Cat-scratch disease (CSD) is the most common human infection caused by Bartonella species. CSD has worldwide distribution and has been described in all areas of North America. In northern temperate zones, it occurs more often in August through October, usually in humid, warm locales. There are an estimated 22,000 new cases of CSD per year in the United States.1
Bartonella henselae is the microorganism responsible for CSD. It is found in feline erythrocytes and fleas, which can contaminate saliva and then be introduced into humans through biting and clawing by cats. The cat flea, Ctenocephalides felis, is the vector responsible for horizontal transmission of the disease from cat to cat, and its bite can also infect humans.2 In addition, tick bites may transmit the bacterium to humans. Approximately 50 percent of cats harbor B. henselae and are entirely asymptomatic.3
|Clinical recommendation||Evidence rating||References|
|Cat-scratch disease should be included in the differential diagnosis in any patient with lymphadenopathy.||C||2, 3|
|The diagnosis of cat-scratch disease is usually confirmed by a history of cat exposure and antibodies to Bartonella henselae.||C||3, 19|
|Most cases of cat-scratch disease are self-limited and do not require antibiotic therapy.||B||4, 21, 23|
|If an antibiotic is chosen to treat cat-scratch disease, azithromycin (Zithromax) appears to be effective at reducing the duration of lymphadenopathy.||B||22|
CSD is commonly diagnosed in children, but adults may also present with the disease. It should be suspected in patients with tender regional unilateral lymphadenopathy, especially if there is a history of exposure to kittens or cats. CSD causes local lymphadenopathy in 85 to 90 percent of patients.4 The differential diagnosis includes other causes of unilateral lymphadenopathy (Table 1). Although a history of exposure to cats is important, it is not absolutely necessary to make the diagnosis.
|Epstein-Barr virus lymphadenopathy*|
|Group A streptococcal adenitis|
|Human immunodeficiency virus lymphadenopathy*|
|Nontuberculous mycobacterial lymphadenitis|
|Staphylococcus aureus adenitis|
|Malignancy (lymphoma, leukemia [in children])|
After contact with an infected kitten3 or cat, patients can develop a primary skin lesion that starts as a vesicle at the inoculation site. A small number of patients do not recall contact with cats or having skin lesions. Regional lymphadenopathy develops one to two weeks later and is usually ipsilateral. According to one study, 46 percent of patients develop lymphadenopathy of the upper extremities, 26 percent develop lymphadenopathy of the neck and jaw, 18 percent develop lymphadenopathy of the groin, and 10 percent develop lymphadenopathy of other areas (pre- and postauricular, clavicular, and chest).4 In these patients, lymph nodes are swollen, tender, and may eventually suppurate.4 Seventy-five percent of patients develop aching, malaise, and anorexia, and 9 percent develop low-grade fever.4 Lymphadenopathy can persist for several months. Musculoskeletal manifestations, especially myalgia, arthralgia, and arthritis, are common and occur in more than 10 percent of patients.5 Visceral involvement has been reported6 and usually presents as hepatosplenomegaly with or without lymphadenopathy.7 Prolonged fever of unknown origin in children has been described.8,9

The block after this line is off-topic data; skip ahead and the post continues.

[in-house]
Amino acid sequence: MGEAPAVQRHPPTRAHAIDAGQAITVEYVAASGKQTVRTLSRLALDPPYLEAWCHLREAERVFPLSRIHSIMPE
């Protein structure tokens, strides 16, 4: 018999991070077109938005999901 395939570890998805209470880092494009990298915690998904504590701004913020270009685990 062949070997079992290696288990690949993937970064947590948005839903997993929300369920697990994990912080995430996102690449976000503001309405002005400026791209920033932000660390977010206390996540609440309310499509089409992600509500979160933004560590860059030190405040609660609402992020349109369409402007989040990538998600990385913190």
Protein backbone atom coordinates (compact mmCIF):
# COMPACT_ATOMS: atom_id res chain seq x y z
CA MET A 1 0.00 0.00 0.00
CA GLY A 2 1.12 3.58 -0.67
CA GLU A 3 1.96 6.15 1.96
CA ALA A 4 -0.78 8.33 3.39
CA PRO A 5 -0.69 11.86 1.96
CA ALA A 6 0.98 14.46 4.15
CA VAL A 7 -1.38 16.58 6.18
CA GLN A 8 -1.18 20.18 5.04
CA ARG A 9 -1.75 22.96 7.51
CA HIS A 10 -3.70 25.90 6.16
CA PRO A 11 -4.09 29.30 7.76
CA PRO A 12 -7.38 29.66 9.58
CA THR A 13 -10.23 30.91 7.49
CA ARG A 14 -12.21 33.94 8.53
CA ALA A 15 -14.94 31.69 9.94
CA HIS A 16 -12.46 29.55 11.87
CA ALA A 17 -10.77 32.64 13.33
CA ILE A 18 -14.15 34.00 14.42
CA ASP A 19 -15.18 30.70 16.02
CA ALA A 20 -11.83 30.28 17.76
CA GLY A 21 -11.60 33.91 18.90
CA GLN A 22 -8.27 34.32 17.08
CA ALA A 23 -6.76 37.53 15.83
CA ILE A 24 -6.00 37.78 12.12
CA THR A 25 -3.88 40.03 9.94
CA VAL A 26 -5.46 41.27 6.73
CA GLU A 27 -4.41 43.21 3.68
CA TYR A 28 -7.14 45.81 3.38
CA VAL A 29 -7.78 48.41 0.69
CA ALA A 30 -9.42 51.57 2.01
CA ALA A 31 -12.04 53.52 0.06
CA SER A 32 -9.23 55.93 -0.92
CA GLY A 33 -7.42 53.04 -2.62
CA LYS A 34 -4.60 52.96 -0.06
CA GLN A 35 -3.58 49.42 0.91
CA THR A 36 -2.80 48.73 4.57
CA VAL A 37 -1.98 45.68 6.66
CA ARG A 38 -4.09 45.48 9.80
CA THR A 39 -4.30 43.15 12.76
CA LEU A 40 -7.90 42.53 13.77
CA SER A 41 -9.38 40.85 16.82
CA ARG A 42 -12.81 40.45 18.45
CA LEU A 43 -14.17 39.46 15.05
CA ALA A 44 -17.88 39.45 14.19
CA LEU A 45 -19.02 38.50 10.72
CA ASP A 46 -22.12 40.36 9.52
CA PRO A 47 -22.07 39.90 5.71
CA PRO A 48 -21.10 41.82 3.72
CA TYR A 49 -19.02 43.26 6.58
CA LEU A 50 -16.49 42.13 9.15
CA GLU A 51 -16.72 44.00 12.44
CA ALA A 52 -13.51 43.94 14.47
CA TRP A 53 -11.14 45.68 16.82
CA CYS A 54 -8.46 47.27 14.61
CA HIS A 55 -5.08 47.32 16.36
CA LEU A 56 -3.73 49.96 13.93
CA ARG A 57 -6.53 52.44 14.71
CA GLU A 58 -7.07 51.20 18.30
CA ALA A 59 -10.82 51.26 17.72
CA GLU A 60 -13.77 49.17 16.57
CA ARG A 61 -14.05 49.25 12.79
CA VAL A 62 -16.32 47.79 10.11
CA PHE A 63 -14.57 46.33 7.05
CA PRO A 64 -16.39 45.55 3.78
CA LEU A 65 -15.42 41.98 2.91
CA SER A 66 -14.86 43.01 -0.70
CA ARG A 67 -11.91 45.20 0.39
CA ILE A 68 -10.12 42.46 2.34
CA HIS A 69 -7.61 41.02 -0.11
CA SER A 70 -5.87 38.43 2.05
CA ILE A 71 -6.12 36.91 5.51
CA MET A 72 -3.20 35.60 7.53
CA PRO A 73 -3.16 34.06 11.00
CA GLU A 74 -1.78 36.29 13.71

Rare cases of meningoencephalitis, endocarditis, and eye involvement have occurred in immunocompetent patients.10–12 One neurologic manifestation of CSD is encephalopathy, which manifests as severe headache and acute confusion one to six weeks after the onset of lymphadenopathy.10 Seizures may occur, and occasionally patients have focal neurologic deficits that are self-limiting, but can last up to one year. Parinaud oculoglandular syndrome is the most common ocular manifestation12 and consists of granulomatous conjunctivitis and ipsilateral periauricular lymphadenopathy. Neuroretinitis can occur in CSD and manifests as acute unilateral visual field loss secondary to optic nerve edema and star-shaped macular exudates.
In immunosuppressed patients, B. henselae can cause bacillary angiomatosis and peliosis.13 Bacillary peliosis is caused only by B. henselae and involves the liver and sometimes the spleen. Bacillary angiomatosis can be caused by B. henselae and Bartonella quintana, and usually involves the skin and lymph nodes, but can also involve bone and internal organs. Lesions consist of single or multiple red to purple papules.13 Bacillary angiomatosis was first described in patients with AIDS with very low CD4 cell counts.14 Evidence for previous Bartonella infection is common in patients with human immunodeficiency virus infection living in Rio de Janeiro, Brazil,15 and Bartonella infection was detected in 18 percent of febrile patients with human immunodeficiency virus infection living in San Francisco, Calif.16